For Freshmen. By Freshmen.
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Mar 17 2016
by Kyle LaHucik

Why National Politics Can Be Frustrating in College

By Kyle LaHucik - Mar 17 2016

National politics can be quite frustrating for a college freshman, especially when that freshman is living through the 2016 Presidential Race. And, in our social media saturated society, this race is fueled by Twitter, Facebook and other media platforms (even Snapchat).

So, why does it matter that politics are frustrating in college? Why are the politicos so overwhelming and overpowering when it comes to the mind of a college freshman? And why is it important to foster political beliefs

For most of us, this is our first time where we have been exposed to political ideologies on a large scale. Our professors, peers, clubs, etc., are providing us with a variety of political initiatives. On a college campus, politics plays into nearly everything. Who will get that position? Who will you elect for the next club president? The list goes on and on. 

College provides us with big waves of information. We aren’t taking year-long courses anymore, now we are taking semester courses that provide us with a more narrow focus and usually at a faster pace. Our general education requirements are introducing us to topics we’ve never studied before, and our major-specific courses are educating us on a more in-depth level than ever before.

In college, we form a wide variety of communities, getting involved in many different organizations and clubs, fraternities and sororities. These new communities teach us about politics, mainly in the form of informal conversations and sometimes uninformed/uneducated opinions.

For most of us, this is the first time we have to think about politics in our own terms, not in the viewpoints and perspectives of our parents.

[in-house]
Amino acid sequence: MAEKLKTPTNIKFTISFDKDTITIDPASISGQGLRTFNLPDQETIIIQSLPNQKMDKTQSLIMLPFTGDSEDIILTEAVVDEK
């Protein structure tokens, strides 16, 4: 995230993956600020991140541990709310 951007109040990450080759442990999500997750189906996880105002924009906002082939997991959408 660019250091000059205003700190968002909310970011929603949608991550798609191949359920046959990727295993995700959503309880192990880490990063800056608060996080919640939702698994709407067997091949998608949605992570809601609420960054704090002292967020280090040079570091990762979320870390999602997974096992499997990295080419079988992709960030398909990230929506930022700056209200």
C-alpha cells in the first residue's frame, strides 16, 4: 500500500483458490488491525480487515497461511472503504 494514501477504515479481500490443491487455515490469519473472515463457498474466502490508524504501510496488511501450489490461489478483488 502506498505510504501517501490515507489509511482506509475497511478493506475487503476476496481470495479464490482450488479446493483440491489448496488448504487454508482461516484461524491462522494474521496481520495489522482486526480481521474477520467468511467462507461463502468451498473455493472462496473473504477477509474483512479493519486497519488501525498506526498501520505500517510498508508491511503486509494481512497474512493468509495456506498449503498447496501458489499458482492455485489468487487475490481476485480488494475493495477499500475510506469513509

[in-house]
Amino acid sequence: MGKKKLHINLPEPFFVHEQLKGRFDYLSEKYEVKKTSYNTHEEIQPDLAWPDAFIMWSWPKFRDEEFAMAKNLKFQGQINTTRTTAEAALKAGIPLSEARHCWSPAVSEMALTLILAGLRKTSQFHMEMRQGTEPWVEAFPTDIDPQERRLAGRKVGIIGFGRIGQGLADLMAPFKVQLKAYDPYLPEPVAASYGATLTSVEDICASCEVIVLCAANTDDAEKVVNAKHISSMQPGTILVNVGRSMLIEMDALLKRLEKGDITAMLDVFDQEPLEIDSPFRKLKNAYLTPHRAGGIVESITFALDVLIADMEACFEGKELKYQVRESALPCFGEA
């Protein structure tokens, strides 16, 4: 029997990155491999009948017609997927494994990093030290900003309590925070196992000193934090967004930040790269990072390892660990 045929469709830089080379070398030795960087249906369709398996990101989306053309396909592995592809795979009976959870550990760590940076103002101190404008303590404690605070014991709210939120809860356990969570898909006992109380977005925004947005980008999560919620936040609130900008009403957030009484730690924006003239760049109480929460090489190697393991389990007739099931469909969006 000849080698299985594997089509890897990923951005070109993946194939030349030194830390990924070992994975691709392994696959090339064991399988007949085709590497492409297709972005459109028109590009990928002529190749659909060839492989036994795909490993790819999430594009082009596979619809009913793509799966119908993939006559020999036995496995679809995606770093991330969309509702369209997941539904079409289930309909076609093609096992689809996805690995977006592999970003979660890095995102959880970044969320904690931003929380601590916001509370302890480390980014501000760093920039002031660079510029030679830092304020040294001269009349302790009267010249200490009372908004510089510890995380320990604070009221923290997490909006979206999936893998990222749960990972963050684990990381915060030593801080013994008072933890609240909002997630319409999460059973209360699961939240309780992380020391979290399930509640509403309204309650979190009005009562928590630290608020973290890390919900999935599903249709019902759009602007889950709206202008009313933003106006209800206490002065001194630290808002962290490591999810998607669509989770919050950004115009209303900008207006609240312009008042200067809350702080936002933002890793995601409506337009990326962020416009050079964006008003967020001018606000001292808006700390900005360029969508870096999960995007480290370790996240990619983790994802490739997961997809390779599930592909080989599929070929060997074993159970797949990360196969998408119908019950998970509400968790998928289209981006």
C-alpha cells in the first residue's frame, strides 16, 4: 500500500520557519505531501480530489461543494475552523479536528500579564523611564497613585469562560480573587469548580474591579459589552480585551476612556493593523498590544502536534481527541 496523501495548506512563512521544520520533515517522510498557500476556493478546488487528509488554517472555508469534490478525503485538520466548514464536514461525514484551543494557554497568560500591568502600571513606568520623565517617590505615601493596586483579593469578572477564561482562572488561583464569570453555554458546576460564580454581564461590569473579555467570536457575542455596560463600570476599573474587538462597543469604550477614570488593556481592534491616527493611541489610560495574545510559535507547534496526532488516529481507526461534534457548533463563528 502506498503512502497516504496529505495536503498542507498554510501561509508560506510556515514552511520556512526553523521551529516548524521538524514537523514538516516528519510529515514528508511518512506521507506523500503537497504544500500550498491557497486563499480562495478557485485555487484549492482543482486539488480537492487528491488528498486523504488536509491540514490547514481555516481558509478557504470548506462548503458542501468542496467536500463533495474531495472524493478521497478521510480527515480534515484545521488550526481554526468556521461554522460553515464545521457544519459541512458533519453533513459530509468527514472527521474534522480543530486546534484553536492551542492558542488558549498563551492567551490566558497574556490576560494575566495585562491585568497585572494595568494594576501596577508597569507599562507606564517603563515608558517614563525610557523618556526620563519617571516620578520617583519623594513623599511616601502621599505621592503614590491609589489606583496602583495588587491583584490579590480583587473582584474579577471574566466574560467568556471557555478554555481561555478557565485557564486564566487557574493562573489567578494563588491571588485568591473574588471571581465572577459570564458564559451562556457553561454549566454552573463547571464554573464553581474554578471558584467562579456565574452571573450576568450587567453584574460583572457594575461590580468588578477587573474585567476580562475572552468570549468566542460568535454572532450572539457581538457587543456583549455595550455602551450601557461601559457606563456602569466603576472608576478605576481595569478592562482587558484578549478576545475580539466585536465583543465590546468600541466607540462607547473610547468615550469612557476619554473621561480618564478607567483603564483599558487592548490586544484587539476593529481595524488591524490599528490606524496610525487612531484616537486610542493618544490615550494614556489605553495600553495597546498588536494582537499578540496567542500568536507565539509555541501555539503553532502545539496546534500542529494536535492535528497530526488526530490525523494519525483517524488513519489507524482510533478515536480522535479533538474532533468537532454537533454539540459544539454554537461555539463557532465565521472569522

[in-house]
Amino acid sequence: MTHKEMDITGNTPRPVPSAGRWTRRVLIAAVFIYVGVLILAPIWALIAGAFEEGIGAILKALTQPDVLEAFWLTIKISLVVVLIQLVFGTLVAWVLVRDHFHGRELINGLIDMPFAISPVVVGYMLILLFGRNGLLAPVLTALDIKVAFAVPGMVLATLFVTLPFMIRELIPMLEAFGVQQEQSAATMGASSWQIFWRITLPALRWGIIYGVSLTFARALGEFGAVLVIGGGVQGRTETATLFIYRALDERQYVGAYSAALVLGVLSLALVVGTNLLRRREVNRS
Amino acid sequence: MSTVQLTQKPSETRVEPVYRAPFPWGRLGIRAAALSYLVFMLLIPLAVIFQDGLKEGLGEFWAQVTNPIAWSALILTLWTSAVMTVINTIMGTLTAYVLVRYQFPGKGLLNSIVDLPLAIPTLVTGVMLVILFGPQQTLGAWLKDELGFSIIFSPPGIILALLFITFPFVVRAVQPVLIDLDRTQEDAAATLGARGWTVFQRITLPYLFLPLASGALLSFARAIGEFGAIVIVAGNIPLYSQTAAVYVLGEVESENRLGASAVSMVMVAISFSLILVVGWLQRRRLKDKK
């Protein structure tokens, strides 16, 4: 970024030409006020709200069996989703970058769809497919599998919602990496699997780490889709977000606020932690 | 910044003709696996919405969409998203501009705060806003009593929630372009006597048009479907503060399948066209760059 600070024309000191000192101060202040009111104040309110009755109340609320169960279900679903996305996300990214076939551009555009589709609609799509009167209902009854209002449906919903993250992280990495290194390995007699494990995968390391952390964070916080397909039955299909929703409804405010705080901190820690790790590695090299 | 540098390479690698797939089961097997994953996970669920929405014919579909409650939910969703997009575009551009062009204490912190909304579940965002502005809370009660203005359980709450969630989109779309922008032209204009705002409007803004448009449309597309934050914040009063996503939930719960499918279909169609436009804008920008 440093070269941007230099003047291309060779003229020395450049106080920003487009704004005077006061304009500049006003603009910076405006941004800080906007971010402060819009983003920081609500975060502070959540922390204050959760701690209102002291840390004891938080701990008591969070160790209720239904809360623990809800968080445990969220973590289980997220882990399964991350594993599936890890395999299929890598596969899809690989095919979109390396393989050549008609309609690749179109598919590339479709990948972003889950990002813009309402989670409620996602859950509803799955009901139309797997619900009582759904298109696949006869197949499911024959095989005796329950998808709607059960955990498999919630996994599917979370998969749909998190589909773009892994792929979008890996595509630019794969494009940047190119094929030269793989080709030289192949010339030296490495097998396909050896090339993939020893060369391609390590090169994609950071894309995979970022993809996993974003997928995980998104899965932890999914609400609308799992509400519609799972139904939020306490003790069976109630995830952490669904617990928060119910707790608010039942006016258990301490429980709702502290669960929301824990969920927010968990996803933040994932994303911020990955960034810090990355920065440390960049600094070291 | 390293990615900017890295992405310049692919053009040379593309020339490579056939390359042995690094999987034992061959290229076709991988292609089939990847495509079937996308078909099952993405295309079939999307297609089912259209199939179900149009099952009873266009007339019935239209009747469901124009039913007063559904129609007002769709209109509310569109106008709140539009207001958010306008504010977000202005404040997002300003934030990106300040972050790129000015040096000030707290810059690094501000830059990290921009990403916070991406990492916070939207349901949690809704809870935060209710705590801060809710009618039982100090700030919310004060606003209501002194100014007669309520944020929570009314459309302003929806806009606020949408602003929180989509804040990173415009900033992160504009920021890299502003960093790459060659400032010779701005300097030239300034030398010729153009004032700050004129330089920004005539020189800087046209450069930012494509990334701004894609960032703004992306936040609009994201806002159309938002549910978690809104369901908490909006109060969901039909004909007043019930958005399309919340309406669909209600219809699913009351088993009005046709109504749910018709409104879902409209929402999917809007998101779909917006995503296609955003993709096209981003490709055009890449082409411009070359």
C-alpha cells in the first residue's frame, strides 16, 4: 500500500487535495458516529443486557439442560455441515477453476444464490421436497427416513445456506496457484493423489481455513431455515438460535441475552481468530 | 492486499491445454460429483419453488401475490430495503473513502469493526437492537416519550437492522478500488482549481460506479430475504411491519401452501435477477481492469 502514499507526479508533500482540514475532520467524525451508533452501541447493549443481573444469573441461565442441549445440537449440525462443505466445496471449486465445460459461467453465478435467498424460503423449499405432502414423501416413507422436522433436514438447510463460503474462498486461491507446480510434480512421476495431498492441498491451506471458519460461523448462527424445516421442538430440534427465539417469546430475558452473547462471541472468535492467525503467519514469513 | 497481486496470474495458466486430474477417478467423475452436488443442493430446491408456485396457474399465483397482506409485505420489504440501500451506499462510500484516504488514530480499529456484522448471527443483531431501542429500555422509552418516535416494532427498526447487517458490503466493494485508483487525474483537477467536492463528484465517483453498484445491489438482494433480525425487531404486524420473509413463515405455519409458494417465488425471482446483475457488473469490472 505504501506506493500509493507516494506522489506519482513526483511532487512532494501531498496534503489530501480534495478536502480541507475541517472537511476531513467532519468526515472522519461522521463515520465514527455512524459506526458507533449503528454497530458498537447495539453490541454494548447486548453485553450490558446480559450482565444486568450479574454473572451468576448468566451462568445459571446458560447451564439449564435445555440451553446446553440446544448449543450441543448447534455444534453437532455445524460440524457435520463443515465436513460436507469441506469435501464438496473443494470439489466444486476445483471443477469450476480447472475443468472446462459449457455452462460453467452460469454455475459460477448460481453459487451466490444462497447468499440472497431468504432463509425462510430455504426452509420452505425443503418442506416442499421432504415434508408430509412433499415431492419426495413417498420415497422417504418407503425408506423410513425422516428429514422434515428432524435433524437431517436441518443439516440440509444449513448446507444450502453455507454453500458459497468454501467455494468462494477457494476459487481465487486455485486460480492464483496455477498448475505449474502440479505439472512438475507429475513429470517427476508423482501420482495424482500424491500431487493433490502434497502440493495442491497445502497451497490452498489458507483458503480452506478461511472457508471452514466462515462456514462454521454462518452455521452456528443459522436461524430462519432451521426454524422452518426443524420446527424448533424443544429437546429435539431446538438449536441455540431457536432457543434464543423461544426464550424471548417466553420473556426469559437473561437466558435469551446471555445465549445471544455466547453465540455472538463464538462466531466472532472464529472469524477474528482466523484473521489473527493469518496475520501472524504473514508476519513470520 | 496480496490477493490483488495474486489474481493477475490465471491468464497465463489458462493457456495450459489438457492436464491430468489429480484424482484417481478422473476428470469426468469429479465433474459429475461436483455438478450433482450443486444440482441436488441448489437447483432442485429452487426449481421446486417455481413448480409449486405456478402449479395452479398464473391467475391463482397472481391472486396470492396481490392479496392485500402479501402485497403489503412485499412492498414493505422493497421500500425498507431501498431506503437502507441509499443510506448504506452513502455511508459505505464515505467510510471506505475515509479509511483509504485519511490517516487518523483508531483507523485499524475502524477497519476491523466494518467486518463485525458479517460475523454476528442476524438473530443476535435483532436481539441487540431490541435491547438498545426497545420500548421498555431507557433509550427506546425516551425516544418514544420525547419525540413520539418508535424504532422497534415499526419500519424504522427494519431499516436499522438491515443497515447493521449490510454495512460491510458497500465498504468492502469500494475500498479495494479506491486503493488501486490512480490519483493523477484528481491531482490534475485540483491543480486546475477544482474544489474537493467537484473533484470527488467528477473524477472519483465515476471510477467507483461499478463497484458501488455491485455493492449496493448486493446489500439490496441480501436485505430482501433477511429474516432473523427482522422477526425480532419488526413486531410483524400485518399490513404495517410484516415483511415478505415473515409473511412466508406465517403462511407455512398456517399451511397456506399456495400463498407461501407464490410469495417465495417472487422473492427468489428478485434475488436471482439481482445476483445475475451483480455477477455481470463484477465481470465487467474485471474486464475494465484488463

Then there is the inevitable: politics are hard to talk about. Sometimes it destroys a relationship if you have opposing political viewpoints. Or, sometimes political discussions bring about tough topics of conversation--abortion, immigration, war, health care, etc.

But, we are in college to get an education. Hopefully that education, and self-education, will provide us with the necessary tools to exercise our rights as active citizens in our democracy.

Yes, politics are frustrating, but there are ways to overcome the confusion that comes with an influx of information and political opinions. Although it's difficult to deal with the steady flow of diluted, heavy information, it is important that we take that frustration and use it to our advantage. Our college education and experiences are what educate us. The political data, messages and policies that we are introduced to are what allow us to think, to engage in the conversation.

If we can overcome the initial vexation that comes with politics, then we can play a part in transforming society, one policy and one politico at a time. We can work through the frustration by educating ourselves and being open-minded about all the information and knowledge that we take in during college. If we close ourselves to the viewpoints of others, then we aren't actively and efficiently participating in a democracy; we are just causing the frustration to rise – one of the main synonyms of frustration is setback. Gaining a broad spectrum of knowledge will then lead you to think deeply about the issues and policies that affect our government and our society. 

When it comes to politics, thinking for yourself can be irritating and political discussions are not easy, but these are the conversations we need to have in order to move our democracy forward. The 2016 presidential race is an important one. Engage in the conversations and educate yourself on the policies that will transform our society for the better.

Then, the frustration will ease; you will know that you did everything in your power to contribute to the advancement of society.  

Lead Image Credit: Kyle LaHucik. 

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Kyle LaHucik - University of Missouri

Kyle LaHucik is dual majoring in International Magazine Journalism and English at University of Missouri– Columbia. An avid enthusiast of the outdoors, he loves to run, travel, photograph and write about our world, one place at a time. Reading the New York Times and National Geographic while drinking coffee are major facets of his life. Follow him on Twitter @kyle_lahucik.

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